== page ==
3. Proportionality: unnecessary roughness. Even when someone or something is a military target not everything is allowed in actually attacking it. Remember, the objective is to defeat or incapacitate the enemy, not annihilate it. An attack must be proportionate, which also means that any collateral damage, unintended damage, must be kept to an acceptable minimum. So every targeting decision must involve a ’calculation’ of possible civilian casualties, or other kinds of unintended consequences. In come the lawyers, as in the movie ’Eye in the Sky’. It seems like since the invention of American Football, the league has been trying to increase player safety in an otherwise brutal sport. Next to limiting leg injuries (especially knees), the concern in recent years have been head and neck injuries, especially concussions that may lead to brain diseases later in life. As a consequence, tackling – or working the opposing player to the ground – is heavily regimented. For instance, blows to the head and using the head are outlawed. Less violence and hitting different parts of the body can also be effective in stopping a player. That is why they call it unnecessary roughness. In short, the means used to achieve the objective must be proportionate. Again, no one needs to suffer unnecessarily.
  4. (Il)Legitimate military target: roughing the passer. The laws of war are relatively clear as to what constitute legitimate military targets and what targets do not, like hospitals, places of religious worship, purely civilian targets. In practice things are not so clear of course. Soldiers may hide in such places, even attacking from them, making it hard for the other side to decide whether to target them or not. So it becomes a matter of judgement whether to target a civilian facility or not. Not really a place of worship, but a quarterback in football is a pivotal figure. He is the leader of the offense, starting the play, sometimes determining the tactic, throwing the ball to the (eligible) receivers or handing it off to running-backs. The quarterback also enjoys somewhat of a protected status. A ’roughing the passer’ foul may be called if the quarterback is tackled after he has thrown the ball. He can’t be hit if he ’gives himself up’ by voluntarily going to the ground. A similar foul will also be called when the player who punts (kicks) the ball is hit after having punted the ball forward. The analogy may be somewhat tenuous, but both bodies of law contain protected objects that may only be targeted under restricted circumstances.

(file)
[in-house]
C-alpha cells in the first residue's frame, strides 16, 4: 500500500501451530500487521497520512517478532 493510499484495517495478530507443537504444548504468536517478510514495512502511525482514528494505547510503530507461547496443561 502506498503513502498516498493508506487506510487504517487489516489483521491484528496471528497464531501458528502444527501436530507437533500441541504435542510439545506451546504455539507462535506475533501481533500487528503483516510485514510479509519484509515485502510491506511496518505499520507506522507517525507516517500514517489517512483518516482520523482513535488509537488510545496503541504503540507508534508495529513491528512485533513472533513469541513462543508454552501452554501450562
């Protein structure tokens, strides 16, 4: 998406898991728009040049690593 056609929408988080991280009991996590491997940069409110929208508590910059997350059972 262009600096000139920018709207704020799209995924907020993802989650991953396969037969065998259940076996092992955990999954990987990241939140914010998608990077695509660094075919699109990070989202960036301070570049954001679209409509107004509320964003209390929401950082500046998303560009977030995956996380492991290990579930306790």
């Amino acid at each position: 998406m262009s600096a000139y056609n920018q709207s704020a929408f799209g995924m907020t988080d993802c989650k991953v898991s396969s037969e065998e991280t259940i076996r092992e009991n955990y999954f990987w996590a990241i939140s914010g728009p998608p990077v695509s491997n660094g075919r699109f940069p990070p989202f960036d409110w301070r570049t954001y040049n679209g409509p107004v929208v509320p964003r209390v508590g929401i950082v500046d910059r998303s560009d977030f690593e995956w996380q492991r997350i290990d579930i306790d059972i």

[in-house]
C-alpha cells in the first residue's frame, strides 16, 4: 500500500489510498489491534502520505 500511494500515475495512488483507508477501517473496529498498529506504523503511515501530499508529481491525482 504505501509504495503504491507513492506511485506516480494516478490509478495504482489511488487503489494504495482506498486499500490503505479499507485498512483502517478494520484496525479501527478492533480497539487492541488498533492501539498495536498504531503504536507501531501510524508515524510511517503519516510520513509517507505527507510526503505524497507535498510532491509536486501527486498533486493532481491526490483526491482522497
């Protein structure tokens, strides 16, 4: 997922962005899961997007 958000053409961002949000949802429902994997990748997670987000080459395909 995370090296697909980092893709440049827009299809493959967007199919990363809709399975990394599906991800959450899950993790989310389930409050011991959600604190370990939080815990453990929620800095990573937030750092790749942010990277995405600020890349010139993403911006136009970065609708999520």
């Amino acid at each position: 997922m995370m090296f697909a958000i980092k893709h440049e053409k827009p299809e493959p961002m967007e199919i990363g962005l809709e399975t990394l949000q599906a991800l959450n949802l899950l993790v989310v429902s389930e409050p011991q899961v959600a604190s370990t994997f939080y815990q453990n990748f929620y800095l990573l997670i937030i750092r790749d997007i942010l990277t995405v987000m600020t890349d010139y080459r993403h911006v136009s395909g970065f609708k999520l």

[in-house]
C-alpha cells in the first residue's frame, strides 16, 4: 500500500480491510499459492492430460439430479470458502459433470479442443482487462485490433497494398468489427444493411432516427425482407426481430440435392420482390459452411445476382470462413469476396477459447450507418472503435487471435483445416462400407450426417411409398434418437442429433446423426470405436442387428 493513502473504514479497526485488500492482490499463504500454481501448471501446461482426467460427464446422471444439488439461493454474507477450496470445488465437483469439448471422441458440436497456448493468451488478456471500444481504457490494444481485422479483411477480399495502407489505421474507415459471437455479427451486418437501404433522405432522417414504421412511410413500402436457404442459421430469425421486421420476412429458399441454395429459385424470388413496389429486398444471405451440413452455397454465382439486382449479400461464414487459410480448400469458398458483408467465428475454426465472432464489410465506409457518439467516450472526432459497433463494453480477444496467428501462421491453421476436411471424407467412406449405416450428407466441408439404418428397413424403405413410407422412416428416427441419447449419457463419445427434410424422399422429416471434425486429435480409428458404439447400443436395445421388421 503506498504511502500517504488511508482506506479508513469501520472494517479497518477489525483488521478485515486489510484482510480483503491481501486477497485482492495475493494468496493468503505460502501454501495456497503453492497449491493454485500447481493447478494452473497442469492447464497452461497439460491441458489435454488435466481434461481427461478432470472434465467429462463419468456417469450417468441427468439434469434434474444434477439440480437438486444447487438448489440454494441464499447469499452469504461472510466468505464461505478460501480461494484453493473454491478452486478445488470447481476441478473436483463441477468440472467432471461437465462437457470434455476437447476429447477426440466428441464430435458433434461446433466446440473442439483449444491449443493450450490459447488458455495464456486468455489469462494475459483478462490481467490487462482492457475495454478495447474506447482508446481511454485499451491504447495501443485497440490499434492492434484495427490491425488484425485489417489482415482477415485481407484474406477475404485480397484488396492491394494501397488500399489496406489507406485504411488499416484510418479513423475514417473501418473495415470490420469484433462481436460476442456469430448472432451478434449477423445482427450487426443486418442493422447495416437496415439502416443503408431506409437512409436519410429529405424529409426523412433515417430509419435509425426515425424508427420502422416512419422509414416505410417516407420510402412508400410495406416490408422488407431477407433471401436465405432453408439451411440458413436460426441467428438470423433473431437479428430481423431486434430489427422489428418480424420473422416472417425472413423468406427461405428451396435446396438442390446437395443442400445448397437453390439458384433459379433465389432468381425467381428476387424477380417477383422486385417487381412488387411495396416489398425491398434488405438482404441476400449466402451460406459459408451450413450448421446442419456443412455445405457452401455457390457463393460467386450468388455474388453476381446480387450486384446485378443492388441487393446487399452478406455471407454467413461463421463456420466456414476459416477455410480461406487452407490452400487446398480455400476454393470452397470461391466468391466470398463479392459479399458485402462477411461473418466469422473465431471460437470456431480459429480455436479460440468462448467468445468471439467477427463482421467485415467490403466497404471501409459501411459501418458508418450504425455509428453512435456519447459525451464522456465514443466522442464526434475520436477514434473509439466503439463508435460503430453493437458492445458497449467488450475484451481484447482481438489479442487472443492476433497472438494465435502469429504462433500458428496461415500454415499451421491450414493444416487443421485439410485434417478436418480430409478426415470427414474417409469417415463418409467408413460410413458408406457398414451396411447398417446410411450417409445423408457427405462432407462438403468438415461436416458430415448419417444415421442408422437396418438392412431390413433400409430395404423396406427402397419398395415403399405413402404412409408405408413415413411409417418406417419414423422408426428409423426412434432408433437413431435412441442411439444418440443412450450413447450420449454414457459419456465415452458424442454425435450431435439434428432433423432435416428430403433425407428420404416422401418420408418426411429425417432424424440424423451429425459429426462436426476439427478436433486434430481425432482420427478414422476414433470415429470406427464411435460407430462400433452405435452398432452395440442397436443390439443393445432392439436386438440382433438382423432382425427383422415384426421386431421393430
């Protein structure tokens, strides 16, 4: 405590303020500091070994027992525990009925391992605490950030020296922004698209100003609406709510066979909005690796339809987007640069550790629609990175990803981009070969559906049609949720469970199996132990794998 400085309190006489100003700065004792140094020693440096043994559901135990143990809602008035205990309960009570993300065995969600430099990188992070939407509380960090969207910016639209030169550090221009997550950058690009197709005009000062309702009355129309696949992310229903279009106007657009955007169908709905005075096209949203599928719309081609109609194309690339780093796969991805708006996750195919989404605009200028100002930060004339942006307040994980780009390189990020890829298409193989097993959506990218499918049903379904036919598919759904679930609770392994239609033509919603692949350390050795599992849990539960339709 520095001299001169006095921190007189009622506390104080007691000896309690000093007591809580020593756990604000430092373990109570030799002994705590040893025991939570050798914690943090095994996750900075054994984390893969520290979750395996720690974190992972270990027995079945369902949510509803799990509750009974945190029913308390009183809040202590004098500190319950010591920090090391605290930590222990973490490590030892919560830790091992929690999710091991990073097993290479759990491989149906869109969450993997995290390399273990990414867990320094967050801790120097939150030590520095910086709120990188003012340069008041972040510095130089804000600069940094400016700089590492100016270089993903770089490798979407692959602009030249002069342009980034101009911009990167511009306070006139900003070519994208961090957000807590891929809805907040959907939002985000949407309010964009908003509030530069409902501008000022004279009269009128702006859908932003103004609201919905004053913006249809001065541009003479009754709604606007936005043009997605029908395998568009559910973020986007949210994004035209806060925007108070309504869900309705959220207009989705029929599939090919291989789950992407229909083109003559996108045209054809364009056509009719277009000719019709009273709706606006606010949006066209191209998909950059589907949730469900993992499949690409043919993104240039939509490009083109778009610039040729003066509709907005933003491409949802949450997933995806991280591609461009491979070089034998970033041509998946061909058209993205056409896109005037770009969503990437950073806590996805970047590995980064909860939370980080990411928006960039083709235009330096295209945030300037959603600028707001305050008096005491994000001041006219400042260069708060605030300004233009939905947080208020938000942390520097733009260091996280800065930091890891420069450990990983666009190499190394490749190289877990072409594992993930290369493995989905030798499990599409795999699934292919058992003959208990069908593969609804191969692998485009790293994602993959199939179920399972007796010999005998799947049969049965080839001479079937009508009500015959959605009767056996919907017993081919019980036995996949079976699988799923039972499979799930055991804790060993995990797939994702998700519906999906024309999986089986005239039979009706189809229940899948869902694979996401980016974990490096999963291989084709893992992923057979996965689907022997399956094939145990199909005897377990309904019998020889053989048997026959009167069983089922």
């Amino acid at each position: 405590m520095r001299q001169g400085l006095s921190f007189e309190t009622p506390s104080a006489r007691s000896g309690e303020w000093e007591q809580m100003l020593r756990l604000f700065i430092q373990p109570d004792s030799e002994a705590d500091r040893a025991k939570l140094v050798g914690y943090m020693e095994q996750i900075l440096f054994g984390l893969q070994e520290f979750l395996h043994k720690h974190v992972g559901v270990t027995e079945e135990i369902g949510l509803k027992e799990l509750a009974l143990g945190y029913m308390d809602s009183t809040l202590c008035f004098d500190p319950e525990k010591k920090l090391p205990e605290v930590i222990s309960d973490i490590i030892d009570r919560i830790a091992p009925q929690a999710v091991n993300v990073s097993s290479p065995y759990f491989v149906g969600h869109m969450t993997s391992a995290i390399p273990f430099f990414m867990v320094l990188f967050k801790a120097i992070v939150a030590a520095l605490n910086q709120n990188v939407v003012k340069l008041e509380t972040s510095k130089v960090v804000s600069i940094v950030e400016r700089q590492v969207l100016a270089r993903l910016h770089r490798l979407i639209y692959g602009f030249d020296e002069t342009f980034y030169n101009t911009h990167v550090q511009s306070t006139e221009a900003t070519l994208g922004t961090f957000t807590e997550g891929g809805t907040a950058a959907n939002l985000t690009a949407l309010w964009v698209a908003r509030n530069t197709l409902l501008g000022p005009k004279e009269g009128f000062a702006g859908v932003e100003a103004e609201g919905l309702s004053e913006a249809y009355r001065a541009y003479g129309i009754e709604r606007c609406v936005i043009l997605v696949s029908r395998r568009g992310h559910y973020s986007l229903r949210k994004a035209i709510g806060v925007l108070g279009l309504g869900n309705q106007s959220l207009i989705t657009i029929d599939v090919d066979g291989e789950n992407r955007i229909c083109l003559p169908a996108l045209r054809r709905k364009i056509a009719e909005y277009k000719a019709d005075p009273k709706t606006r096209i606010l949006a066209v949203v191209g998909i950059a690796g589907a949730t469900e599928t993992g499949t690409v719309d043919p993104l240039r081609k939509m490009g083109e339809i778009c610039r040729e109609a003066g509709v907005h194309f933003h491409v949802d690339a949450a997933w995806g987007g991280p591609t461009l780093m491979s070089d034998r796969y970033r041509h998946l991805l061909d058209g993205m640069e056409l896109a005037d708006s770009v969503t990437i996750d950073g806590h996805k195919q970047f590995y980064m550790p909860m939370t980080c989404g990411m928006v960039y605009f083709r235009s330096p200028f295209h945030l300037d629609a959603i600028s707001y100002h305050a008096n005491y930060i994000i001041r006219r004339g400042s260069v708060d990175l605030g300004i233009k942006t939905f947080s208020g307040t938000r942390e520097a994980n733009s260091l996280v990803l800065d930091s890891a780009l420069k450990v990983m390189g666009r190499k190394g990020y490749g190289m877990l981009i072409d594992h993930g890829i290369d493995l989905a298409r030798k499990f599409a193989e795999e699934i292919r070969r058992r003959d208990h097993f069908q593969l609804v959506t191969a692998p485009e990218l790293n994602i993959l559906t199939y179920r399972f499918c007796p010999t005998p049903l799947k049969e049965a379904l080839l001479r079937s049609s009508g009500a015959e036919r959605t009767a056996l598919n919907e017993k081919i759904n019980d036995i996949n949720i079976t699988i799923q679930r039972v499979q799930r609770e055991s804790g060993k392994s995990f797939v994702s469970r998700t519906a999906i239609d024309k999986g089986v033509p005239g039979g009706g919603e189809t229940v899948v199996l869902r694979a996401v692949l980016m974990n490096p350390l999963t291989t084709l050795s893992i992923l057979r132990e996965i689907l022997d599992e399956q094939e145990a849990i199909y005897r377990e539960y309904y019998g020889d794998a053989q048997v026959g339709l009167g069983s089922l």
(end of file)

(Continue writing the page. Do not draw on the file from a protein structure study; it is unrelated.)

5. Prohibited weapons: Chopblocks, clipping and face-mask. Related to all the core principles of war is the catalog of weapons that are prohibited in armed conflict. Chemical- and biological weapons, exploding bullets and such are prohibited under different treaties and customary international law. These weapons cannot make a distinction between civilians and combatants and/or cause unnecessary suffering. A normal bullet will stop a soldier. It is unnecessary for the bullet to explode inside the victim. Similar considerations could be valid for nuclear weapons, but in a notorious World Court opinion, the Court could not find a similar prohibition for nukes. In football, dangers ways of bringing an opponent down are also outlawed. These are also prohibited ’weapons’. Clipping is a tackle, from behind and below the waist, unless it is a runner with the ball. A chop block is a block by a offense player against a defender at the thigh or lower, while another offensive player is trying to block the defender. Such a block usually causes the defender to fall over. All off these types of ’weapons’ have the risk of seriously injury and are therefore prohibited.

The rule development in football has gone so far that it takes quite an operation to keep track of rule transgressions. But umpire decisions on fouls cannot be reviewed and overturned as other decisions can. In general, the rules and rule enforcement are akin to a complete legal system in its scope and depth. Plays are reviewed, analyzed and litigated like lawyers analyze facts and rules in court. Interpretation is a thing, also in football. Any set of rules of any game can be seen as a self-contained legal system, but football is in a league of its own when it comes to its lawyerly quality.

For you football fans out there: what did I get wrong here? And/or for all you lawyers: have you ever looked at sports like this? Let me know in the comments below, or through Facebook or Twitter